The New River – Bringing fresh water to London —Page 2

This is a view of London from the hilltop at Islington looking south. It was a popular viewpoint from which to see across London and there are several such panoramas, including one by the Italian artist Canaletto. This one, published by John and Carrington Bowles, shows the view in around 1752. The New River works at Sadler’s Wells are in the foreground. The Water House, built in 1613, can be seen on the left, facing the ponds where water was stored. It was the company’s office and from where the flow of water was controlled. The building in the centre is the windmill, built in about 1708 to raise water to a pond at a higher level. It is missing its sails because the design did not stand up to the wind and within a few years they had been destroyed.

Although various people had put money into the enterprise it still remained the property of Hugh Myddelton, which was far from satisfactory from the point of view of its biggest investor, King James. Therefore in 1619 the King issued letters patent that converted it into a new legal entity known as ‘The Governor and Company of the New River’, with Myddelton as its first Governor and a specified number of elected officers. At the same time the King took the opportunity to slip into the founding charter a clause giving the company an effective monopoly of the supply of any new water supplies into London and Westminster. That privilege had never been granted in the original Act of Parliament but by 1619 James was the biggest shareholder so he was cleverly protecting his own investment without having to argue the case with a dissolved Parliament. The shareholding in the company was inherited by James’s son, Charles I, who sold his part in 1631.

Later in the 17th century the New River’s network was extended to supply Covent Garden and as far as Piccadilly, St. James’s, and Whitehall. By the time water arrived at the Round Pond reservoir it was half-way down Islington Hill. That was sufficient for water to flow downhill from there to customers in the nearby City but lack of pressure provided only a trickle of water to the new suburbs to the west. As a solution the water engineer George Sorocold built a wind- and horse-powered mill to pump water up to a reservoir further up the hill to provide a steeper gradient for those more distant districts. The mill was only partially successful and replaced by an improved structure in 1720. That in turn was succeeded by an early coal-powered engine in 1760.

Over the centuries water continued to flow along the New River from Hertfordshire to Islington. New River Head became a favourite place for Londoners to take a walk, a pleasant spot from where they could gaze down over the entire metropolis, from Mile End in the east to Westminster in the west and Southwark in the south. It was most probably in 1665 that the artist and engraver Wenceslaus Hollar escaped to Islington from the plague-ridden London and whilst there sketched evocative pictures of New River Head. In around 1750 the Venetian artist Canaletto sat on Islington Hill to take in the incredible panorama and produce one his celebrated London views, with the New River reservoirs in the foreground.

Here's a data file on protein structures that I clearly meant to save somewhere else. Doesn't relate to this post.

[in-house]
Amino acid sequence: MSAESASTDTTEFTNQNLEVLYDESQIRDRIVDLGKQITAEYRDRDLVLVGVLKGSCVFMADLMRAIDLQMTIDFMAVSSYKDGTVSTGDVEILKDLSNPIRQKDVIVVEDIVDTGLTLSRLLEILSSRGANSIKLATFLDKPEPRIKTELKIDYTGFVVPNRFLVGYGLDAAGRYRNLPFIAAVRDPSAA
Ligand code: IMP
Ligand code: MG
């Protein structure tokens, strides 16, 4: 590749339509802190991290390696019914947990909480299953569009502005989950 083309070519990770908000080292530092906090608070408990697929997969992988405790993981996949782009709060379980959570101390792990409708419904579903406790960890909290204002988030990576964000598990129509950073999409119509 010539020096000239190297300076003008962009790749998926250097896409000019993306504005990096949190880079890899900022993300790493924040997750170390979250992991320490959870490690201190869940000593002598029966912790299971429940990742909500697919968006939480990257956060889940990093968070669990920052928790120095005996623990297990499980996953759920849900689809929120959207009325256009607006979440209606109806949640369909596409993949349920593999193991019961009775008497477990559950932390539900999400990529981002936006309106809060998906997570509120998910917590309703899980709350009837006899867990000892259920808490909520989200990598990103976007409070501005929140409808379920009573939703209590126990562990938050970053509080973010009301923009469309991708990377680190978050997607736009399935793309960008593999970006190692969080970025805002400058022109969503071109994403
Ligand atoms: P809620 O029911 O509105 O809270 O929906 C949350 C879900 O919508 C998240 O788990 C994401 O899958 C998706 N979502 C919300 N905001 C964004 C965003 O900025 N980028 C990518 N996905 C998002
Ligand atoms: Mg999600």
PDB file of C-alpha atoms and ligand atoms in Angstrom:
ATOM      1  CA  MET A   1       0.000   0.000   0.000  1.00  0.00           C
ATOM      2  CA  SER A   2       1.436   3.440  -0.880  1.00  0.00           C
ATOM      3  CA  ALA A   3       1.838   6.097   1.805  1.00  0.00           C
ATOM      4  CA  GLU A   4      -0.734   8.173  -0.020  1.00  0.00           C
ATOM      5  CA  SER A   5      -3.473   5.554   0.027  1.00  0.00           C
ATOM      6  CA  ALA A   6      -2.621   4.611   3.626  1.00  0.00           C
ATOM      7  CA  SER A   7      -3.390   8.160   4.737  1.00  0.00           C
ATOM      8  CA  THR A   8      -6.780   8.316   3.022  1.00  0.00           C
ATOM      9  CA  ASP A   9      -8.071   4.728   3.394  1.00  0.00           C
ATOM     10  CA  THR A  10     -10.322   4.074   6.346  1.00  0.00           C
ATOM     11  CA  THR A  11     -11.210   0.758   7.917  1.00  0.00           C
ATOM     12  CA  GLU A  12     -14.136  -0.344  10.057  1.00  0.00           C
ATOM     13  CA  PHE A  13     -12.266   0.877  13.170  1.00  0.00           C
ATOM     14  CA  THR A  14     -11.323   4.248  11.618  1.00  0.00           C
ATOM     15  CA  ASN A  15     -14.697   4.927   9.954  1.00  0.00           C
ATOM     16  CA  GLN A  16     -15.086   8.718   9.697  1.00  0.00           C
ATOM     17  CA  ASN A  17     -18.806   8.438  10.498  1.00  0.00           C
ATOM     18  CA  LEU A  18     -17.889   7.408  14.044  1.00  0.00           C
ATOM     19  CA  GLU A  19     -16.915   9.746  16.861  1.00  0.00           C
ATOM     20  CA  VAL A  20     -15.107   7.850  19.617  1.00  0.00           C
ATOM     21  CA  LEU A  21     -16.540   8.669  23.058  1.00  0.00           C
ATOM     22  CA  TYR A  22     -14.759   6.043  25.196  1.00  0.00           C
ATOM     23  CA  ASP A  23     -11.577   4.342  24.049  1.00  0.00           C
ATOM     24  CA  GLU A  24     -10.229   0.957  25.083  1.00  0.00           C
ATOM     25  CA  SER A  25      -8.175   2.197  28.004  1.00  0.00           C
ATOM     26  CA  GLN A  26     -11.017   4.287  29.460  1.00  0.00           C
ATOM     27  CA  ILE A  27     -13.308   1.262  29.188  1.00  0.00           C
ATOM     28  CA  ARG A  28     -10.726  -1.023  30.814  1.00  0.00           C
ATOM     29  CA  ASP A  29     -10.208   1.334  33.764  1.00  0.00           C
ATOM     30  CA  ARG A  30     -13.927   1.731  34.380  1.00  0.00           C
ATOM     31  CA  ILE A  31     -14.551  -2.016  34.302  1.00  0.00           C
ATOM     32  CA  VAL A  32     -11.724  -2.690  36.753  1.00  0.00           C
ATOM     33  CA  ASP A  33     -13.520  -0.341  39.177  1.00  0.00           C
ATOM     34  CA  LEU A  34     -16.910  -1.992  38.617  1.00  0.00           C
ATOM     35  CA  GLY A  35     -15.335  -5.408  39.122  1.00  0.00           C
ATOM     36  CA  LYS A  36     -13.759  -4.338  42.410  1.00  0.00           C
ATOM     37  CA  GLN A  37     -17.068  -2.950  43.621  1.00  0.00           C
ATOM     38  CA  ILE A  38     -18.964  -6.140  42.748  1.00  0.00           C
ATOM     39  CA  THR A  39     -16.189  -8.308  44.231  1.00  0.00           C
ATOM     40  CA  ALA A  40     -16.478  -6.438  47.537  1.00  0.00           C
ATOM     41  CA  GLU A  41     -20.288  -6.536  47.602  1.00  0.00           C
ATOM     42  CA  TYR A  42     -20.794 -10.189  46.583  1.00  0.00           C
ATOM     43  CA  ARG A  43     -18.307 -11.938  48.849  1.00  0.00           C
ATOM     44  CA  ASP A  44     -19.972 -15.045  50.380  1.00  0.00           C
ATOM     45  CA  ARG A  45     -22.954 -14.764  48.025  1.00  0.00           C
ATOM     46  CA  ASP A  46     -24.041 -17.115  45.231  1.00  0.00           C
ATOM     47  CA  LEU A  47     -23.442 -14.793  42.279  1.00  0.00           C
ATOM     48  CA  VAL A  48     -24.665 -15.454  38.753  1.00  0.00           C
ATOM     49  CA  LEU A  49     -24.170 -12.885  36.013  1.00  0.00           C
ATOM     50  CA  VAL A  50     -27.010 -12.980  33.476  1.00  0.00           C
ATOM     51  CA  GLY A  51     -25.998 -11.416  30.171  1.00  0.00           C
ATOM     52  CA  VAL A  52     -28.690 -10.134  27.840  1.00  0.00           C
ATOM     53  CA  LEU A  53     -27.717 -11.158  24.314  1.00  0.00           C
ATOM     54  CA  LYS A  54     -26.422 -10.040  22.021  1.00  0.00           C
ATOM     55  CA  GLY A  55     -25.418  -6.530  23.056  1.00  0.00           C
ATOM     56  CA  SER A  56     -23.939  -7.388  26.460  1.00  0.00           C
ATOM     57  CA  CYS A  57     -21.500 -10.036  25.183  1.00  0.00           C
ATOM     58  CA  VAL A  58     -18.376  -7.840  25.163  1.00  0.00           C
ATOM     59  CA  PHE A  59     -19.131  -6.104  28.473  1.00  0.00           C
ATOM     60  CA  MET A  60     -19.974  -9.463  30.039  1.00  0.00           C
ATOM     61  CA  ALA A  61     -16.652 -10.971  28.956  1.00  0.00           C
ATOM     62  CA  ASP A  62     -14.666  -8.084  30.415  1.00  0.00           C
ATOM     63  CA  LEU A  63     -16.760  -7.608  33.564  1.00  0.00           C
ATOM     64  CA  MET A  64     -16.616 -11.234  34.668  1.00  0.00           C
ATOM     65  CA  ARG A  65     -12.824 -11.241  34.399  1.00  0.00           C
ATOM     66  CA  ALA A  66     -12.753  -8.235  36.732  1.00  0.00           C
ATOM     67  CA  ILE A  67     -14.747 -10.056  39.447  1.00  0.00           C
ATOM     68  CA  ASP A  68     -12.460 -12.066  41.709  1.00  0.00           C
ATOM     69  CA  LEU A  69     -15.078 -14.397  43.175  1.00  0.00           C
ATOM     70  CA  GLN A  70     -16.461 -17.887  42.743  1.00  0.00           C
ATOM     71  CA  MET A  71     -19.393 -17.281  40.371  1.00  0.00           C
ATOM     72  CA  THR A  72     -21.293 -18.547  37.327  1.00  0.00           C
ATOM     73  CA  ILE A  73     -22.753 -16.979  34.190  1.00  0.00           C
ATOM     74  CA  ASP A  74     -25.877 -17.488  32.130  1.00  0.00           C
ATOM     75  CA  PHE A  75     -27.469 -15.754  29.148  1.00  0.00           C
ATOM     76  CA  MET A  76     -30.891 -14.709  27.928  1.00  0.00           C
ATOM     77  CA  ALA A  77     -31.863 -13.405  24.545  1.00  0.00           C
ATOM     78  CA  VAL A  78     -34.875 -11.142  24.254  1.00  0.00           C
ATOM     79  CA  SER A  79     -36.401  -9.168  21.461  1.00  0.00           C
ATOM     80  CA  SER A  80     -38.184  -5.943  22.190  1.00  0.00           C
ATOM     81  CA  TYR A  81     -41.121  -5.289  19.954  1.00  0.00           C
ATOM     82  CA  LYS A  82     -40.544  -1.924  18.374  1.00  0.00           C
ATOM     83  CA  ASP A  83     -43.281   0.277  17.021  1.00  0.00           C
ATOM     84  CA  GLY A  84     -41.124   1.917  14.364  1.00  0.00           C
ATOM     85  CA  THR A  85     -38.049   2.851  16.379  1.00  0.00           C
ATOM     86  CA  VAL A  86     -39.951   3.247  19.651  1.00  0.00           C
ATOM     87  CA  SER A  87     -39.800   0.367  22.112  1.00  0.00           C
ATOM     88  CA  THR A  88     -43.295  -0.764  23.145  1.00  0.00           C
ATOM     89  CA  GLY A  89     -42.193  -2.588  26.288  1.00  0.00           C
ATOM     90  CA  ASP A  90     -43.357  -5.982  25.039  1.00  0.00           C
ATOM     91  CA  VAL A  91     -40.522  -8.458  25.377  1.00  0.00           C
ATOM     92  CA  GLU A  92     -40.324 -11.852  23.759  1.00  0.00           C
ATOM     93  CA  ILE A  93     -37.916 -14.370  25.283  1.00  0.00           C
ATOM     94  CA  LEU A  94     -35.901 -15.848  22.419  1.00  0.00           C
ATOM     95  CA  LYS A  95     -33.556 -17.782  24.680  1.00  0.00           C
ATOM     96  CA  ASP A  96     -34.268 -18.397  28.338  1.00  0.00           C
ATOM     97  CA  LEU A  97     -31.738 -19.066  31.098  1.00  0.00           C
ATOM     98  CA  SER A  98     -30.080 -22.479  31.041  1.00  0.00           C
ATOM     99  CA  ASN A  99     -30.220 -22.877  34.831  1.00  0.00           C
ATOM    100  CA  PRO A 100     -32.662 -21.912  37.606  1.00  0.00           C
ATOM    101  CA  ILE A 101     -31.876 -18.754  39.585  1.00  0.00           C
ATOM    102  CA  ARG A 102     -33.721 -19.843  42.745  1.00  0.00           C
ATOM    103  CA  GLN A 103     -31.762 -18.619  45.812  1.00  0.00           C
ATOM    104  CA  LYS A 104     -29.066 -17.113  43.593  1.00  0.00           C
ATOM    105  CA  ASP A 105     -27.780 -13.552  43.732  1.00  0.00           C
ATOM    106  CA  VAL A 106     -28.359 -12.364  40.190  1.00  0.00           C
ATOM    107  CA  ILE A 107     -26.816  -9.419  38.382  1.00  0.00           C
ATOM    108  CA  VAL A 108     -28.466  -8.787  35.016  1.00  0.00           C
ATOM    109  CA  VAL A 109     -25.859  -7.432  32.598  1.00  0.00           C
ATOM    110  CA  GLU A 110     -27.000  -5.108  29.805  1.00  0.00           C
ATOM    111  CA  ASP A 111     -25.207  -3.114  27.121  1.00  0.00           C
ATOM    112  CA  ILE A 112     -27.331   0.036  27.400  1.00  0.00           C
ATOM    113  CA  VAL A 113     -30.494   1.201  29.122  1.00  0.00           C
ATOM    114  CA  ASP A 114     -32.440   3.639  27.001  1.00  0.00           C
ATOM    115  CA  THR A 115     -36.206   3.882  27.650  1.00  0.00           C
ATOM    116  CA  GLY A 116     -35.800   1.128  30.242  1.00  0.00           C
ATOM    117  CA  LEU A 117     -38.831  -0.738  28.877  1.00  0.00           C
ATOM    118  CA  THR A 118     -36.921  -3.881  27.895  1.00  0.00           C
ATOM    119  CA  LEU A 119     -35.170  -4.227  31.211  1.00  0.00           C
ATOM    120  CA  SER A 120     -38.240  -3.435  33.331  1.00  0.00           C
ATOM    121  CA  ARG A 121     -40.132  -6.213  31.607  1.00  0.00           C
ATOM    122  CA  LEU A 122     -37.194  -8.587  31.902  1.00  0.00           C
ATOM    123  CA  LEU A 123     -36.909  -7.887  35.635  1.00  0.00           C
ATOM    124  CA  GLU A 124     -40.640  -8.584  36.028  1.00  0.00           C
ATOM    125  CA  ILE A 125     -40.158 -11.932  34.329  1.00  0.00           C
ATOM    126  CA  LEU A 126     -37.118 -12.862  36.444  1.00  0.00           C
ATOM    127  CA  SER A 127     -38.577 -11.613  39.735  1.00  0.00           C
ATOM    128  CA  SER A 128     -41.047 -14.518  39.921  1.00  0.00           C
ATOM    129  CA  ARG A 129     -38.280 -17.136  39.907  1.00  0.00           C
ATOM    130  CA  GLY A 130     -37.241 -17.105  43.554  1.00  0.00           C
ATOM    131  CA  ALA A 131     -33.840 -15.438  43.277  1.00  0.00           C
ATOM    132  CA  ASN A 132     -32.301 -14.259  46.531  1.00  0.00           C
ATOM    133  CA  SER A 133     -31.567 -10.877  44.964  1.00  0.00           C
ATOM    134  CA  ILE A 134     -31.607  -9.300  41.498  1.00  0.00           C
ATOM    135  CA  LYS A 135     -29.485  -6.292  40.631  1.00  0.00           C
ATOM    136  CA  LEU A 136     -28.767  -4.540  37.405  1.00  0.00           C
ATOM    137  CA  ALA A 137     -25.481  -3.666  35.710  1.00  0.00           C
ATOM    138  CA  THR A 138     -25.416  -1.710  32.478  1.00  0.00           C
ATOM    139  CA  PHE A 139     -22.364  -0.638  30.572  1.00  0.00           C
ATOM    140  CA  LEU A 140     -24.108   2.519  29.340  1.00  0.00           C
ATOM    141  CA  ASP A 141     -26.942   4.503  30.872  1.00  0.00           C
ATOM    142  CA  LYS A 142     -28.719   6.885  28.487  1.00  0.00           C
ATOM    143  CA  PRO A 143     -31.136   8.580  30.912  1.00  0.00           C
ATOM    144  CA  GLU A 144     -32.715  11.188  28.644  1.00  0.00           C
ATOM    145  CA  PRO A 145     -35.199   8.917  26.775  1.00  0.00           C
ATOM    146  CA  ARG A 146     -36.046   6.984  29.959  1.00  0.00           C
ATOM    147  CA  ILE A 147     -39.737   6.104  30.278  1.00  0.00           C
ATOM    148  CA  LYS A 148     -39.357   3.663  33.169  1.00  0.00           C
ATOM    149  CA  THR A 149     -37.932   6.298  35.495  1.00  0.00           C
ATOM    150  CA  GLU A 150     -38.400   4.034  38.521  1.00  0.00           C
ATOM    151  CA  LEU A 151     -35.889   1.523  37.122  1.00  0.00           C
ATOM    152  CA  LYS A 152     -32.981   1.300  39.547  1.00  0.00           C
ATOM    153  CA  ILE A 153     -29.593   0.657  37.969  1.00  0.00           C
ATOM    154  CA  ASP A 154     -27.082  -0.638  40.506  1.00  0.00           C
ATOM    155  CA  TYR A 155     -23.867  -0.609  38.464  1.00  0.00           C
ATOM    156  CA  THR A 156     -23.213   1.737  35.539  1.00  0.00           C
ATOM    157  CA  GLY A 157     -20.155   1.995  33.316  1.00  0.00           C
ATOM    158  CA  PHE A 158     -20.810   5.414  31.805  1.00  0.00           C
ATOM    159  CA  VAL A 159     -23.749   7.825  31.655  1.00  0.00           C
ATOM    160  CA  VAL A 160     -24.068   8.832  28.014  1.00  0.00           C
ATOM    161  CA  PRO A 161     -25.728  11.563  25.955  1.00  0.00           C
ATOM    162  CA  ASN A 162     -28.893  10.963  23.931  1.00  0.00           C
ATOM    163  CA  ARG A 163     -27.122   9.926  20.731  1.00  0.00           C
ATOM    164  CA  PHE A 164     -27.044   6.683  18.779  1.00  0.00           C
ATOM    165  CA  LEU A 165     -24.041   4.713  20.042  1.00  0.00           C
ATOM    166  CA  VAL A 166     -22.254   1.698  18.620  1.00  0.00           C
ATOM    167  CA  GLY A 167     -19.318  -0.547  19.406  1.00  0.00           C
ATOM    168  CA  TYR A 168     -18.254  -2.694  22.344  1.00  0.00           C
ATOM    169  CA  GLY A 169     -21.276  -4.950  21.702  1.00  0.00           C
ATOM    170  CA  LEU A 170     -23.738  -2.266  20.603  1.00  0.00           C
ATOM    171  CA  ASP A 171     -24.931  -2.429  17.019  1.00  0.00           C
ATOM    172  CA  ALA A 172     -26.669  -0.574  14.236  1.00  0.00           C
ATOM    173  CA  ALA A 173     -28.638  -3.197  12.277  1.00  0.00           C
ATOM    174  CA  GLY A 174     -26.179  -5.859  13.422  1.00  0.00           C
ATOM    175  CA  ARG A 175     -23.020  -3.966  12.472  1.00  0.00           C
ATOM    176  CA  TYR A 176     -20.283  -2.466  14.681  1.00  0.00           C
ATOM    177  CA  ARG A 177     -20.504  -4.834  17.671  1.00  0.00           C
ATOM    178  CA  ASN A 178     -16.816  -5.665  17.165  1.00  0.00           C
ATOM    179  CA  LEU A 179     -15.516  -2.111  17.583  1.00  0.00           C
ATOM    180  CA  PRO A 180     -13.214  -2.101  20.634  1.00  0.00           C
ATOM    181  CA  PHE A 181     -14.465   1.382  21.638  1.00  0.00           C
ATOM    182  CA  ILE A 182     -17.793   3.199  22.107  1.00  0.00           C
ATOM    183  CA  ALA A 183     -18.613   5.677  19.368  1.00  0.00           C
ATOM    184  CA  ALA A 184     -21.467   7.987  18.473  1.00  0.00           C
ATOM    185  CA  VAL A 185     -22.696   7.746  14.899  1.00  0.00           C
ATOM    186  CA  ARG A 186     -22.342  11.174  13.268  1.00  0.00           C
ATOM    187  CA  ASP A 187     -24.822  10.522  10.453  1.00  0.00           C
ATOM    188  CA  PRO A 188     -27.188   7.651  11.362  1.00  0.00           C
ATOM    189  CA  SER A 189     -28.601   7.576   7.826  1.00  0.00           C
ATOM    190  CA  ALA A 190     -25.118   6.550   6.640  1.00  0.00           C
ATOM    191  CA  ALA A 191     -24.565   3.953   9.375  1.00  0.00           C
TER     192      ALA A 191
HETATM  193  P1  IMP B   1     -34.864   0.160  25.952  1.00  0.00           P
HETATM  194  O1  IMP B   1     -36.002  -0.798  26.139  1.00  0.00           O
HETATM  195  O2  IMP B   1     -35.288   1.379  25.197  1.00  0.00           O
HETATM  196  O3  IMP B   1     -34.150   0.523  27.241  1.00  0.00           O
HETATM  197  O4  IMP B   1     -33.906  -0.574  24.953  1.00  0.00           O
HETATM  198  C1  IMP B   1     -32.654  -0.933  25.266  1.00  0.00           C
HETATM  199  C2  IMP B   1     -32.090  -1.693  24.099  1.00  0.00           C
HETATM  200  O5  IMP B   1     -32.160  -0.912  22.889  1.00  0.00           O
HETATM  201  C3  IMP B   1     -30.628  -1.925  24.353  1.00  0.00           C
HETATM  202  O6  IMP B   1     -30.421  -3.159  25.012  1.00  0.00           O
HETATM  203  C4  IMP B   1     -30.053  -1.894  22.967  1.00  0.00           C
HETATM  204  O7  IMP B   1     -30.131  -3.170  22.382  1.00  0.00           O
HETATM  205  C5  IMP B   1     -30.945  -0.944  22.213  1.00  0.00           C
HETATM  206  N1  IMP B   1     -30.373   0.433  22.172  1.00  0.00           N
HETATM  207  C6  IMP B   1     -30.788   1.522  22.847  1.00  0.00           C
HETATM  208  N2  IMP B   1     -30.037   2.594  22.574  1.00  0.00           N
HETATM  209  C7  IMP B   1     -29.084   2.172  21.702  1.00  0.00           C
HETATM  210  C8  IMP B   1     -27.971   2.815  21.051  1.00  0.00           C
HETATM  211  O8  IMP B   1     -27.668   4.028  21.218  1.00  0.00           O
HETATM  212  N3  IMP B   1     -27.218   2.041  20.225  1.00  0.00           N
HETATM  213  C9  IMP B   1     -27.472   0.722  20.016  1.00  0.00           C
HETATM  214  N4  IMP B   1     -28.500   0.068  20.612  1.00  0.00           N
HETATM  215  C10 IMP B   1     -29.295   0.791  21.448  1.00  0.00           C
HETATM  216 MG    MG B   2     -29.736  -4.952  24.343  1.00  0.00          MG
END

In 1759 a competition was held to design a new bridge over the Thames at Blackfriars. All the famous architects of the time submitted plans but against the odds the chosen entry was by an unknown Scottish design student. His name was Robert Mylne. Propelled to fame by London’s new bridge, he went on to become a successor to Sir Christopher Wren as Surveyor to St. Paul’s Cathedral (during which time he arranged Nelson’s funeral), the engineer of various canals and harbours, and the first of a dynasty of engineers to the New River Company.

The company required a continuous supply of elm to replace rotten sections and to extend its system as London expanded. These elm trunks were brought by boat along the Thames and landed at the company’s wharf near Blackfriars (now the site of the City of London School). On Christmas Eve 1769 the premises burnt down and Mylne’s first project was to replace them with a new complex of fine offices, workshops and stables. He continued as the company’s engineer until the age of seventy-seven, a few months before his death at his home at Water House, New River Head. Amazingly, much of London’s water supply flowed through his basement!

When the anti-Catholic Gordon Riots took place in July 1780 it was thought the rioters planned to set the Bank of England alight and cut the New River to hinder the fire fighting. Troops were therefore stationed at New River Head and other vulnerable parts of the system such as wooden aqueducts at Highbury and Bush Hill, Enfield.

Such was Robert Mylne’s dedication that he named his second son after one of the sources of the New River, at Chadwell. William Chadwell Mylne was to play a prominent role at the New River Company. As London and its population grew during the early 19th century, as well as the demand for the New River Company’s water, William Chadwell Mylne recommended to the company’s Board the creation of two holding reservoirs beside the canal, north of the village of Stoke Newington. They were created between 1830 and 1833. London Bridge was being rebuilt at the same time to replace the one that had stood since 1759 (of which parts had survived since medieval times). Mylne used wood from the old bridge to line the reservoirs at Stoke Newington in order to protect the banks.

When it was first created the canal followed the contours of the land through which it passed so that it remained on a slow decline from Hertfordshire to Islington. That created many loops and an original length of at least forty-two miles. Shortening the length (and therefore the cost of maintenance) began as early as 1618, and continued over the decades, by the creation of tunnels, embankments and taking it through pipes.